Grant Making Tips

Tip #1 – Effective Grant Making

Over the years, FACT developed a range of practices that guided our grant making and helped us operate more effectively.

Provide general support: Organizations need to pay salaries and electricity. With only project support, they cannot operate the organization to pursue their overall objectives.

Commit to long-term funding: Social change work takes many years. Organizations have short and long term objectives. Knowing they have stable funding allows them to plan their work better and be strategic about what goals to pursue and when.

Give additional funds for strengthening internal management and financial practices: Organizations need strong internal processes. Funders can help support best practices by helping groups pay for management consultants to help develop and implement those skills within organizations.

Invest in grantee coalitions: Encourage, but don’t force, your grantees to work together by funding coalitions as well as the member groups. Coalitions are good vehicles for encouraging organizations to combine their strengths, thus increasing their chances of getting to scale. Coalitions also enable funders to leverage their investment and broaden their impact.

Start with a smaller number of groups and a tight focus: By keeping a tight program focus and funding a smaller number of groups, funders can deepen their knowledge of a particular field and develop stronger relationships with their grantees.

Develop clear criteria for the kinds of groups you fund and articulate them on your website: Grantees appreciate clear communication about foundation objectives. This also includes clear guidelines and grant making practices.

Tip #2 – Giving More: Giving More Strategically, More Leadership and More Money

Over the past 20 years, FACT has supported community-led organizing and advocacy that created public policies to benefit low-income and people of color. As we prepare to exit the field, we have crystallized our approach to grant making as “Giving more.”

Giving more strategically: We chose to support community-led organizations that lift up the voices of those who are most in need of being heard. Whatever foundations choose to fund, we encourage them to develop a theory of change, short-term tactics and long-term objectives. We also believe that if all foundations supported some community-led organizations, our society would be more equitable and experience a greater sense of well-being.

Giving more money: We chose to spend out our entire endowment in a short 20 years. This path is not for everyone. We believe foundations should increase their giving overall, especially in tough economic times. In addition, we encourage all boards of foundations to have a conversation about years of existence and to consider a finite lifespan.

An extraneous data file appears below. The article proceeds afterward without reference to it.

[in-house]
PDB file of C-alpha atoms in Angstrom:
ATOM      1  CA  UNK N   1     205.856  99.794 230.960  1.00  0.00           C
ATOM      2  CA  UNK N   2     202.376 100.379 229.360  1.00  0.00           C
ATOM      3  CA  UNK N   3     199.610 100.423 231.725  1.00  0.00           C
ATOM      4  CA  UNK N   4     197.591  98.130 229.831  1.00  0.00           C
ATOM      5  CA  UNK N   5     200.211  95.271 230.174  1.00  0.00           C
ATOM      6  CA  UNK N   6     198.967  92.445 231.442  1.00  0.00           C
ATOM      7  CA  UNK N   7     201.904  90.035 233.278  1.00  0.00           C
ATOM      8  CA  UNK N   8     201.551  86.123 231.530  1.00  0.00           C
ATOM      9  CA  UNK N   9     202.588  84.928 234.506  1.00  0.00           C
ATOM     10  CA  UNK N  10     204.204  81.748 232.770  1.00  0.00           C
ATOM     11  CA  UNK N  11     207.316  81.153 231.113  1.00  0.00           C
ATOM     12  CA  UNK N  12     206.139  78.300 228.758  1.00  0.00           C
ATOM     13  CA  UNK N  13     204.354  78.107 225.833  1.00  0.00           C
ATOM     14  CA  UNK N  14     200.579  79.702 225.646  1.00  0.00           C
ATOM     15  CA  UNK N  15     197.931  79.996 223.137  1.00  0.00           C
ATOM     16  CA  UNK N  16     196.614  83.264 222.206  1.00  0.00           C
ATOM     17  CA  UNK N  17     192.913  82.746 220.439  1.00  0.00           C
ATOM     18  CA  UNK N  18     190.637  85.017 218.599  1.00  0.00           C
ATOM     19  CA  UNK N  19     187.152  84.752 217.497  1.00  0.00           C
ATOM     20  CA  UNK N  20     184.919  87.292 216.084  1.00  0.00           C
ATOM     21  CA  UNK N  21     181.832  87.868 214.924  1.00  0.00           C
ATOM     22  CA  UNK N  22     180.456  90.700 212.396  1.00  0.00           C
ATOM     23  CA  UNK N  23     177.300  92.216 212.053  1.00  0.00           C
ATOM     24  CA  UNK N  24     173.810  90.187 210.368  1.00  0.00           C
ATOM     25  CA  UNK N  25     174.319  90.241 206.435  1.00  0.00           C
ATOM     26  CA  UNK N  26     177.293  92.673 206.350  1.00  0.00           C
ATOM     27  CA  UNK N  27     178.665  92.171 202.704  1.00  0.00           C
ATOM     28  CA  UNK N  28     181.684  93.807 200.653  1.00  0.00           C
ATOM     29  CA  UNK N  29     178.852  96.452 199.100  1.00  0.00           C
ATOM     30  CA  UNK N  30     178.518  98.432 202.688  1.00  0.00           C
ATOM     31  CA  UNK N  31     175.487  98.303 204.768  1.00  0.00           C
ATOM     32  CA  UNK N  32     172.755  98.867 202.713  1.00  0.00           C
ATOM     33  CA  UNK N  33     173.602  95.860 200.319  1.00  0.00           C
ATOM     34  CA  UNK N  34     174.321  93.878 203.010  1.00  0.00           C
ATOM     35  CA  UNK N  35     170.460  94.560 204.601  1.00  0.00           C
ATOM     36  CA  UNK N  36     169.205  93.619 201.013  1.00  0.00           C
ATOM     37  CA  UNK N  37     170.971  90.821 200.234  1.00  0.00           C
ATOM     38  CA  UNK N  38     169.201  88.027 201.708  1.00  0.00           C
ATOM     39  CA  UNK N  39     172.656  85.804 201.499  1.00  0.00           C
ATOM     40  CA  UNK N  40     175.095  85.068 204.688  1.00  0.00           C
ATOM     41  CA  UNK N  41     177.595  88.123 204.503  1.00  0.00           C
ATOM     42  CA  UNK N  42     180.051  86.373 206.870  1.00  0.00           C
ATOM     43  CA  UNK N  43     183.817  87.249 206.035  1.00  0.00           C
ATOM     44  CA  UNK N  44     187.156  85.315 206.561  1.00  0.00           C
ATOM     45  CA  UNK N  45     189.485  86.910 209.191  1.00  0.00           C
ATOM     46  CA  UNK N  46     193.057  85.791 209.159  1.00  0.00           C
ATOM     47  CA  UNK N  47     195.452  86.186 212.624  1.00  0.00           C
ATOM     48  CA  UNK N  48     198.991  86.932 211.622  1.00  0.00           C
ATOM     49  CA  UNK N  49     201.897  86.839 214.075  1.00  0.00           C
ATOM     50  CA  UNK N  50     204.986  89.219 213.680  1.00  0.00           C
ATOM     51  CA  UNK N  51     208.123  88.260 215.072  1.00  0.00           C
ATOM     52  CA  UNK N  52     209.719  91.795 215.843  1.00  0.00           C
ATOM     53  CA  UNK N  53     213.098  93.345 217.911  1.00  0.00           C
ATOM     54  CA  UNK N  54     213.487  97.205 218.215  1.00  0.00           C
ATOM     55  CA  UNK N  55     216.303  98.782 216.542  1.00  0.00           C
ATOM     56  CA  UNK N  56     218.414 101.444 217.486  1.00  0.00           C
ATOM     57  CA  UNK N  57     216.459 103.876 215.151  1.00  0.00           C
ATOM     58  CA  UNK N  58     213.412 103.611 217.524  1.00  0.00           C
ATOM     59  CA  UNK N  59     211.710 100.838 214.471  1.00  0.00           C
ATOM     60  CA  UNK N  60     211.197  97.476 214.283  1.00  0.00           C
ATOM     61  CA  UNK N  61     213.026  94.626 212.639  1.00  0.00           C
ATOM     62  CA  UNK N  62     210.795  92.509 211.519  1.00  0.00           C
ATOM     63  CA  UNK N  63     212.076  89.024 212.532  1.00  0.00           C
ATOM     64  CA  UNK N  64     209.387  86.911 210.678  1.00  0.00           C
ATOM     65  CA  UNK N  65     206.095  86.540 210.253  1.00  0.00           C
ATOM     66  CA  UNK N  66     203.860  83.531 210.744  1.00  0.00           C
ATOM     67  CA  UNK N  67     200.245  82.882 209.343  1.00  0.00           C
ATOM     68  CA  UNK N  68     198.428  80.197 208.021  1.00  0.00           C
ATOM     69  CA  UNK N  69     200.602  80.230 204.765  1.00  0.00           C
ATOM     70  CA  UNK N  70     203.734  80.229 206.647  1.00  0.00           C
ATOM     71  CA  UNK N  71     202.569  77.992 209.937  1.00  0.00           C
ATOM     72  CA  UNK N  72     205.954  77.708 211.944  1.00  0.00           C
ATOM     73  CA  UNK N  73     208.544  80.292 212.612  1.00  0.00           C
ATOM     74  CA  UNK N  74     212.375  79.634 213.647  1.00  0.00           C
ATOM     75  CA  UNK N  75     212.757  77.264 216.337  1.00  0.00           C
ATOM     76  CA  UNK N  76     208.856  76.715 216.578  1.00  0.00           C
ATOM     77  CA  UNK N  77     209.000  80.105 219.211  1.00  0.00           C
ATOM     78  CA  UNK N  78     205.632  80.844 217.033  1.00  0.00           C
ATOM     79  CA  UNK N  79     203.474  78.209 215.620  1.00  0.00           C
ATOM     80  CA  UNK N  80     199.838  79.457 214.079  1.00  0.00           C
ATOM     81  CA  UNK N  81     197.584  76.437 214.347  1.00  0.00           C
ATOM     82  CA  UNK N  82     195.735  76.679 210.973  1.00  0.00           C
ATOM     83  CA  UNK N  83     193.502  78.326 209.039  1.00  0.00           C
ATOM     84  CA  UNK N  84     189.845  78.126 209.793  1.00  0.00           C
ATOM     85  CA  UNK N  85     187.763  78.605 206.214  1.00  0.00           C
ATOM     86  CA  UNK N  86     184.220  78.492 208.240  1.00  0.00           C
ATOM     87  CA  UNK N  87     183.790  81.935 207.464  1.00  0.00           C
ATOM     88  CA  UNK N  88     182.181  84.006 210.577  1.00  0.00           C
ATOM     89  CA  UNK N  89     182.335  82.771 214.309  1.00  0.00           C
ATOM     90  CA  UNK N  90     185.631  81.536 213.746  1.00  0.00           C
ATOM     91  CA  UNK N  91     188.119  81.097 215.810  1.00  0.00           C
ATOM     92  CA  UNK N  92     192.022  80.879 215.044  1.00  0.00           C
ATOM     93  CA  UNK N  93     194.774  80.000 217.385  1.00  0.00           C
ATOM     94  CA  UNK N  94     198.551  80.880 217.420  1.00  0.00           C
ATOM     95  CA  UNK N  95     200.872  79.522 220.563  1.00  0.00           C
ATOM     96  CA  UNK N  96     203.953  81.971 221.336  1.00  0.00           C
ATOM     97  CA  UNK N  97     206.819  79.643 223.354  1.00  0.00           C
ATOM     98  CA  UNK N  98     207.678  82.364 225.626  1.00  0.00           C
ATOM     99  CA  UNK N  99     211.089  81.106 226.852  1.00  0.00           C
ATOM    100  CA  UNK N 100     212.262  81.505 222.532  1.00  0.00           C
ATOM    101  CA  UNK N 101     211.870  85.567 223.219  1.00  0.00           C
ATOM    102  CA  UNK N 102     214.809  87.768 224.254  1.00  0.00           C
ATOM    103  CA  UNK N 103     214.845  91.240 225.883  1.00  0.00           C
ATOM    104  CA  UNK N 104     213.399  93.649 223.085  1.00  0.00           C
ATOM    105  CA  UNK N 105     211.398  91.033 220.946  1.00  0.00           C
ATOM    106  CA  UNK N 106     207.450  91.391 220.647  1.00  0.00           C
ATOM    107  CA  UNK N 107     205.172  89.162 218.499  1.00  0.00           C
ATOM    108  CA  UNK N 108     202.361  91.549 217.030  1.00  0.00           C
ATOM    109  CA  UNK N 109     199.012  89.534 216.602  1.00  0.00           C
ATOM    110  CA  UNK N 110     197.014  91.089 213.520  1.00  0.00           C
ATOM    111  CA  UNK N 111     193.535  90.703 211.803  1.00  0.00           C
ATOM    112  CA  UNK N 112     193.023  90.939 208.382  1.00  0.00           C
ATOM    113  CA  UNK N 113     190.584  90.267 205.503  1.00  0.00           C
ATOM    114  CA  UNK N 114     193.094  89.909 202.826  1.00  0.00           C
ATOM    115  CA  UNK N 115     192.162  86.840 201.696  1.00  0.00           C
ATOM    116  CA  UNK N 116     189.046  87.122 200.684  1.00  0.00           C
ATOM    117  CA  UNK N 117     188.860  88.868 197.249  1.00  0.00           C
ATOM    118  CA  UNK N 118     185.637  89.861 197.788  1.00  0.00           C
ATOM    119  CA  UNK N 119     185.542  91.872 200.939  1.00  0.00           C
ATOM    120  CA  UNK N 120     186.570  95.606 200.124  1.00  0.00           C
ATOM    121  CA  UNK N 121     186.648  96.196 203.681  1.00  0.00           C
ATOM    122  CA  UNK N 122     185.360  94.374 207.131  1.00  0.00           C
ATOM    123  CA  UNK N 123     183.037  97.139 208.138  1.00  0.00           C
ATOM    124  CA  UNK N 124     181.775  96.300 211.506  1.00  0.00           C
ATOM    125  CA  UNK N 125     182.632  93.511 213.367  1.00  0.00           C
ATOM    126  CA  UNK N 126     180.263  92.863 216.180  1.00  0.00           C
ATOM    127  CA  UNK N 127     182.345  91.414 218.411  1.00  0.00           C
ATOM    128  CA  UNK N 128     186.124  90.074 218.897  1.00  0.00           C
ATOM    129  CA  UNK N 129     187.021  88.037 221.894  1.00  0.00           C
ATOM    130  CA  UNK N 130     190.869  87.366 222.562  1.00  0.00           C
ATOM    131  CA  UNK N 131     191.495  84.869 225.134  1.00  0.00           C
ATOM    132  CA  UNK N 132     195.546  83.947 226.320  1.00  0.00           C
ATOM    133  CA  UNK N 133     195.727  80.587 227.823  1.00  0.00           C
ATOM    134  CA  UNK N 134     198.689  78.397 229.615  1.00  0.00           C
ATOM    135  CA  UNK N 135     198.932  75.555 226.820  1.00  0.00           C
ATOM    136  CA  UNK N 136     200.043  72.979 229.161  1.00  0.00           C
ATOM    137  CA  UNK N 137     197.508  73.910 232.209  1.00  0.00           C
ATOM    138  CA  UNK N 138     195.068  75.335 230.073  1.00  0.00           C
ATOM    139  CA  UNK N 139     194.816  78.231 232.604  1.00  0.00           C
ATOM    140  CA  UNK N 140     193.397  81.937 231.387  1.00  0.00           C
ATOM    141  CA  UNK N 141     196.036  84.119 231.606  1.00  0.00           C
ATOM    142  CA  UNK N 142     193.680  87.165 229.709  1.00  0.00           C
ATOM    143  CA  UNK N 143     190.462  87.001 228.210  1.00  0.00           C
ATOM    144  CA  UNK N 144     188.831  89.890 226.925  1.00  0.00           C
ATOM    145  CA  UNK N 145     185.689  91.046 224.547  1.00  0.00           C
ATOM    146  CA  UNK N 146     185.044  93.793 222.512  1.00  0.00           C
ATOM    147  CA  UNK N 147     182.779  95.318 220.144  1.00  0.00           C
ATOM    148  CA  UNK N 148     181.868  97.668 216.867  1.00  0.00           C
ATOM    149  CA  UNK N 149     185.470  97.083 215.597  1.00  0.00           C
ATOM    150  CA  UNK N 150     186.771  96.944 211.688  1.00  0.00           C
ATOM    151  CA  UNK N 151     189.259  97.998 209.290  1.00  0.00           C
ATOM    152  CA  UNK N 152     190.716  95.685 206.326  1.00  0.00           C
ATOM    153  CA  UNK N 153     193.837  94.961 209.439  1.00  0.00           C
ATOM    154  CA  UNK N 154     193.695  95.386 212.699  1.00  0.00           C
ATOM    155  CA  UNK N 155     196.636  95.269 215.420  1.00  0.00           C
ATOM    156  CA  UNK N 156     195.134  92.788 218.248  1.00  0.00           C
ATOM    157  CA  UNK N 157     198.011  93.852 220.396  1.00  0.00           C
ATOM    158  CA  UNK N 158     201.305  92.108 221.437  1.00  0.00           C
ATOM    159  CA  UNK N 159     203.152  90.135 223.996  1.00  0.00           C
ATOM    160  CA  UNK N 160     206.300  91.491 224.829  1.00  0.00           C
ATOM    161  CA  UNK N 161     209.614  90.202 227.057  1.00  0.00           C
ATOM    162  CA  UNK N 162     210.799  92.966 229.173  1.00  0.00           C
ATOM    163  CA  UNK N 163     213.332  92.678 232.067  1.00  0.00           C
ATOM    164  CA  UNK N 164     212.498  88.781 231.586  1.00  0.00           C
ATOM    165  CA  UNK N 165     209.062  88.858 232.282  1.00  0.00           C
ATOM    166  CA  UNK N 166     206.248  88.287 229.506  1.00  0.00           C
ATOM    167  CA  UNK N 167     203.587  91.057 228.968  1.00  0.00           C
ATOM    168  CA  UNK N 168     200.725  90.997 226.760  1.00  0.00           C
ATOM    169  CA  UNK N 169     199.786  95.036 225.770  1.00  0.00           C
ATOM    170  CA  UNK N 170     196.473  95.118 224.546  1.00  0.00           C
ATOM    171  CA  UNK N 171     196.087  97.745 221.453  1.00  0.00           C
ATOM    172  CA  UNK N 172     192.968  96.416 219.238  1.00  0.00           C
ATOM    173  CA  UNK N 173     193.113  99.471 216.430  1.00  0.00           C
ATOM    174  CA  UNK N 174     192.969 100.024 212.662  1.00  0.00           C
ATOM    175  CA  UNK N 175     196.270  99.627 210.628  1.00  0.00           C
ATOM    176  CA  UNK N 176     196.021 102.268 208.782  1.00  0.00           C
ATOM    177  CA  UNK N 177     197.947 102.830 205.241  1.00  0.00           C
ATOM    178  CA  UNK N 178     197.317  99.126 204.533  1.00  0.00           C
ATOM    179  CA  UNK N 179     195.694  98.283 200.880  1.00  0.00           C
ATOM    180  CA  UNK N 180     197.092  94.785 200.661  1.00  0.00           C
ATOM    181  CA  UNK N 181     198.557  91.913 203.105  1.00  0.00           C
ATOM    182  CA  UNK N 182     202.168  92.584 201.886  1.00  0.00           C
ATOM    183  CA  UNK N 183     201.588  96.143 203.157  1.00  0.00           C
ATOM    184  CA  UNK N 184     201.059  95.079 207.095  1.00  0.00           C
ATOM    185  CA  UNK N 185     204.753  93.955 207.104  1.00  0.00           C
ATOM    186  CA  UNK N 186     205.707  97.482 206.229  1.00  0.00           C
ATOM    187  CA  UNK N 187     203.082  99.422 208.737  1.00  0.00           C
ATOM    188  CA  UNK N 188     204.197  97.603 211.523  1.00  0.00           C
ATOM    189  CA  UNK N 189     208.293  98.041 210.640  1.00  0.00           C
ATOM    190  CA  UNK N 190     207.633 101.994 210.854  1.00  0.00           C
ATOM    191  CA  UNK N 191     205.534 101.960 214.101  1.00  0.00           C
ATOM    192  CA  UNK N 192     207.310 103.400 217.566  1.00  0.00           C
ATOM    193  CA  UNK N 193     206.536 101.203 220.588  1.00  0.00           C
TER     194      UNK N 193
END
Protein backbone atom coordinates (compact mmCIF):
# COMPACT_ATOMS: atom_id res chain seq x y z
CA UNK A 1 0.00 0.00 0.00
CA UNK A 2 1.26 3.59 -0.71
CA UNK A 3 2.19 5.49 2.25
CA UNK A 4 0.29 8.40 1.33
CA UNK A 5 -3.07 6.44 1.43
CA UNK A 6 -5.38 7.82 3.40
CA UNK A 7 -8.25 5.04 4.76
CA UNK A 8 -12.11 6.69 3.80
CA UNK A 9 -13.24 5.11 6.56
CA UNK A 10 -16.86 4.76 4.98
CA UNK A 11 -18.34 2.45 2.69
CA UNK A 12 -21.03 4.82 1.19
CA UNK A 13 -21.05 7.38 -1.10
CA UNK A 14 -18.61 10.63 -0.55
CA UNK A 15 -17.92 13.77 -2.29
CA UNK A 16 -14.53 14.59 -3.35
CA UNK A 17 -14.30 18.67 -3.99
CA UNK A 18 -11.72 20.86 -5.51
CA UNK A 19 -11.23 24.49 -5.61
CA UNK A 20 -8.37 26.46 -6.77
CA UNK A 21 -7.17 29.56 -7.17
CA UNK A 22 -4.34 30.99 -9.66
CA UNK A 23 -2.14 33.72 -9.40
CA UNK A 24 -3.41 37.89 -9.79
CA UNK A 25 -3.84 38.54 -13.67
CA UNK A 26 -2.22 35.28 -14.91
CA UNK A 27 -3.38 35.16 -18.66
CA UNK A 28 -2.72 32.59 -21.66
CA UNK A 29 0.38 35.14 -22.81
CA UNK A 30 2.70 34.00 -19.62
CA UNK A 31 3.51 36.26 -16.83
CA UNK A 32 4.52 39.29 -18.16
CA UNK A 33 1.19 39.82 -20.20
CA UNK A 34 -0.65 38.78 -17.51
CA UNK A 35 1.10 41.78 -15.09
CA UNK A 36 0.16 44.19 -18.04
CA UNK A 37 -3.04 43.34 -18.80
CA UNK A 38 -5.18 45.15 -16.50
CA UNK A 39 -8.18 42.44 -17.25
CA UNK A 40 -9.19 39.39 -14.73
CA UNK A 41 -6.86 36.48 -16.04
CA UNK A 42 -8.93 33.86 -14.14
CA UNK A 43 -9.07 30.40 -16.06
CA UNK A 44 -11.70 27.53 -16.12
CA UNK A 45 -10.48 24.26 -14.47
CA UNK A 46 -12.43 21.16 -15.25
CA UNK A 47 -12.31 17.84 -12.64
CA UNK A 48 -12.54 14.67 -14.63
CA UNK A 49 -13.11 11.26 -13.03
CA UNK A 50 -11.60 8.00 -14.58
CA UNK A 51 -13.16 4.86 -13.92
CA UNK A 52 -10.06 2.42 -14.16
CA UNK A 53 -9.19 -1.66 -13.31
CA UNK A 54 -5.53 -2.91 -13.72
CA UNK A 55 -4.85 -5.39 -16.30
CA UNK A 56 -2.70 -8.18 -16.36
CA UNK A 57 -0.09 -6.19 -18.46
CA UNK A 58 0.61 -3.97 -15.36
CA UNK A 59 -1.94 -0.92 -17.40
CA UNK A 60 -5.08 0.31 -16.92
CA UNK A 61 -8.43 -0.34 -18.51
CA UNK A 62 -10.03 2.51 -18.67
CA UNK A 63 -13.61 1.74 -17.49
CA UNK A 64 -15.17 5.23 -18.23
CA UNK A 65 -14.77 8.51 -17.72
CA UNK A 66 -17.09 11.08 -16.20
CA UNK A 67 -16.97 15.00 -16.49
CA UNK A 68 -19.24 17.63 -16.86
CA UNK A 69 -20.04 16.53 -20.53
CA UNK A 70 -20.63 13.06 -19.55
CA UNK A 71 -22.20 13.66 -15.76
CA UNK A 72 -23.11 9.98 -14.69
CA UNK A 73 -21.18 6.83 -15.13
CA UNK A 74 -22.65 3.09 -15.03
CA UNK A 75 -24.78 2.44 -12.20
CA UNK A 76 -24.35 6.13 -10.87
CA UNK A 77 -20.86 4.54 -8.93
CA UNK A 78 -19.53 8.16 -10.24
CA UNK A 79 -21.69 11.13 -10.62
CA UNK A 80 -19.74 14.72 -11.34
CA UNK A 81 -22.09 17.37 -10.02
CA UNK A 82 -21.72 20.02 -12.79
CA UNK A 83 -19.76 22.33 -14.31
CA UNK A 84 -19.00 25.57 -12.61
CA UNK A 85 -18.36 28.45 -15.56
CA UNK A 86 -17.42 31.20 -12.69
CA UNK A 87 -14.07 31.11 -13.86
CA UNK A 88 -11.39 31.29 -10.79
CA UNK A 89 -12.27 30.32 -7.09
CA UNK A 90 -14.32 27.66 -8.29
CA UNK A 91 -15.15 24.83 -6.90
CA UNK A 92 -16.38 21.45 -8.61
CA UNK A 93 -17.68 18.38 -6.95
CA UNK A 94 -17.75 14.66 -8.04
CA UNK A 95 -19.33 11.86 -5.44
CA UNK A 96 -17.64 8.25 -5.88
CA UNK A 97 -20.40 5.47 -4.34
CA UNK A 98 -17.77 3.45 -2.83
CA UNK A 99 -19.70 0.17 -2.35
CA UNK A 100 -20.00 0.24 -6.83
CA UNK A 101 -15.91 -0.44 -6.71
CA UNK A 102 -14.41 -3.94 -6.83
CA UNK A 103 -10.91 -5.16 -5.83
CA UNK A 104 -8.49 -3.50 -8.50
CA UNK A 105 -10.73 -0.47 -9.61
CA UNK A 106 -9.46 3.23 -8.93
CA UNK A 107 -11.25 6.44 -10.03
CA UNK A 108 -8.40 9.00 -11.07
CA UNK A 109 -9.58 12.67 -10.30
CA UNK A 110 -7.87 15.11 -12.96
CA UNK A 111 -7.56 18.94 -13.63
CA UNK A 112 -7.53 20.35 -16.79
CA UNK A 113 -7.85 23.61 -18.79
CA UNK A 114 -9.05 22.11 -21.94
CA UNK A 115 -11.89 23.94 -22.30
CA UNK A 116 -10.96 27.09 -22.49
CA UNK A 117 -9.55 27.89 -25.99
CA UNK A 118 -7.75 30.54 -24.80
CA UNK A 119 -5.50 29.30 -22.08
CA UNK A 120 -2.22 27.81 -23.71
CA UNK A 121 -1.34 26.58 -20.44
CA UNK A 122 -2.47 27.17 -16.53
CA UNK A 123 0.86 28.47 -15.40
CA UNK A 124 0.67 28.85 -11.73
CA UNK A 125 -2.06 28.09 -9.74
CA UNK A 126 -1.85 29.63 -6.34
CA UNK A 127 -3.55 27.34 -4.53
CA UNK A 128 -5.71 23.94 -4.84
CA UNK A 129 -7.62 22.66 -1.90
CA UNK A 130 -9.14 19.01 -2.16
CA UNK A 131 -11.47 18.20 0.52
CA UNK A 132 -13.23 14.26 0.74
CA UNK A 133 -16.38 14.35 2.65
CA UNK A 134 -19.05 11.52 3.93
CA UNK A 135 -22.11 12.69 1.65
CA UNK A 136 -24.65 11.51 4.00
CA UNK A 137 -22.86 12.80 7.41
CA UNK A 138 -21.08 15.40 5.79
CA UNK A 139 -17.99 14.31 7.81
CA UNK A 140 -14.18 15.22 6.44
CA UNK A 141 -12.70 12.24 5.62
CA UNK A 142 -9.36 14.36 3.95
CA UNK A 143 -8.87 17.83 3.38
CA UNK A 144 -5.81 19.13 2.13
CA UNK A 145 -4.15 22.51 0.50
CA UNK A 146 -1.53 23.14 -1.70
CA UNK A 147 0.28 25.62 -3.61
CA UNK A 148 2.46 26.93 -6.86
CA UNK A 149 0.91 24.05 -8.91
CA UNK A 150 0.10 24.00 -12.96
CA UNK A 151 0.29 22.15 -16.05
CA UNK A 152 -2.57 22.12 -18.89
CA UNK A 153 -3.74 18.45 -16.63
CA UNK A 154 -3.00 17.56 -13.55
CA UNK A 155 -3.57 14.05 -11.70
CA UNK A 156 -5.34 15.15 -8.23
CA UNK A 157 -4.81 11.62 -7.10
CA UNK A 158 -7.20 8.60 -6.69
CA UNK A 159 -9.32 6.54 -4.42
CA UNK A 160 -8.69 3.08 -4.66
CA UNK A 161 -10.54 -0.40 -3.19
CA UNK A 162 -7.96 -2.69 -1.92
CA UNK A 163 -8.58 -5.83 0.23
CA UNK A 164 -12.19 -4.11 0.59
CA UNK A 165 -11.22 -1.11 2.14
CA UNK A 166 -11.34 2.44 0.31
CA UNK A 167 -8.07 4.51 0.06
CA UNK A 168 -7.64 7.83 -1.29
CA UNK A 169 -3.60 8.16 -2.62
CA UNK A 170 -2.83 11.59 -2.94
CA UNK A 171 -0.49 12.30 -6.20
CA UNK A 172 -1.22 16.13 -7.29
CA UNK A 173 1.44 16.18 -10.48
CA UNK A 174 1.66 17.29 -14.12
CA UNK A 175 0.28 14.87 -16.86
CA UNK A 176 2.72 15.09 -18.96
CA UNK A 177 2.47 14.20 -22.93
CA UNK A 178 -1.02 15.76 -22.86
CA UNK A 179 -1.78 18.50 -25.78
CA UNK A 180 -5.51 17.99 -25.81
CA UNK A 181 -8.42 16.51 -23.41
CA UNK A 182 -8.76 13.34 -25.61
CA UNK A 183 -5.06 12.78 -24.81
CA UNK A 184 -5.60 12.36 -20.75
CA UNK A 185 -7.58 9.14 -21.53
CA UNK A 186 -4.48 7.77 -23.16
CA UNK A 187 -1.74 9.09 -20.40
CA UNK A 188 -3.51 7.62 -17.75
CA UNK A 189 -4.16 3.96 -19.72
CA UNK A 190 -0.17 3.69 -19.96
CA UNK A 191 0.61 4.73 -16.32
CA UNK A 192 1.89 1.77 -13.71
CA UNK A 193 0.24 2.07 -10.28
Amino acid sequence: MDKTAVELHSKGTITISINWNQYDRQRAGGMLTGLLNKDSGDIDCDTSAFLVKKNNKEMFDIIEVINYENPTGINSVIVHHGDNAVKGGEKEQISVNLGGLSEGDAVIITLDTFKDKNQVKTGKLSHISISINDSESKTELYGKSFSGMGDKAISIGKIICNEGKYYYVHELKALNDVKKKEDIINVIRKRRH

Giving more of your leadership: Organizations need champions. Program officers can share what they are learning with colleagues and encourage other foundations to come to the table. We believe foundations can play a critical role by highlighting the work of their grantees and opening doors for them in the funding community.

Tip # 3 – Strengthening Organizations: Lessons Learned from FACT’s Management Assistance Program

  • Participation should be voluntary and initiated by the grantee.
  • Offer a simple application and approval process.
  • Confidentiality between the consultant and the grantee is key.
  • Choice in selection of the consultant is important to ensure the success of the relationship.
  • Flexibility is essential, as the external and internal landscape is always shifting.
  • Engage the executive director throughout to keep him/her in the loop and committed.
  • Employ a whole systems approach to the work, remembering that any change in one aspect of an organization’s operations will affect all other areas.
  • Link consultant work with other resources, like discretionary grants that will enable groups to make the most of the opportunity.
  • Build a learning team of consultant ambassadors to build the field of capacity building.
  • Evaluate at two levels – assess the individual projects with the consultant and grantee; and evaluate the strengths, challenges and effectiveness of the program overall.

Tip #4 – Mistakes We Made

FACT started out without any grant making experience, so we learned on the job and made our share of mistakes along the way. We believe in transparency and being honest about one’s mistakes.

  • We had a hard time cutting groups loose: we funded some groups longer than we should have.
  • We did not prioritize highly enough the systematic evaluation or learning component of our own grant making prior to exiting the field. We could have used existing evaluation processes to create more substantive quantitative data and to better communicate the qualitative information about our impact.
  • We convened our core grantees twice a year for three years. These gatherings provided a forum for productive conversations and helped build relationships among grantees, but it was probably one year too many for all involved.
  • We didn’t create a system for documenting the victories achieved by our grantees that we could easily reference. Too much of that information was only in our heads.
  • We organized a training on new media, which was modestly successful and was probably something we should have contracted out since foundations should stick to funding.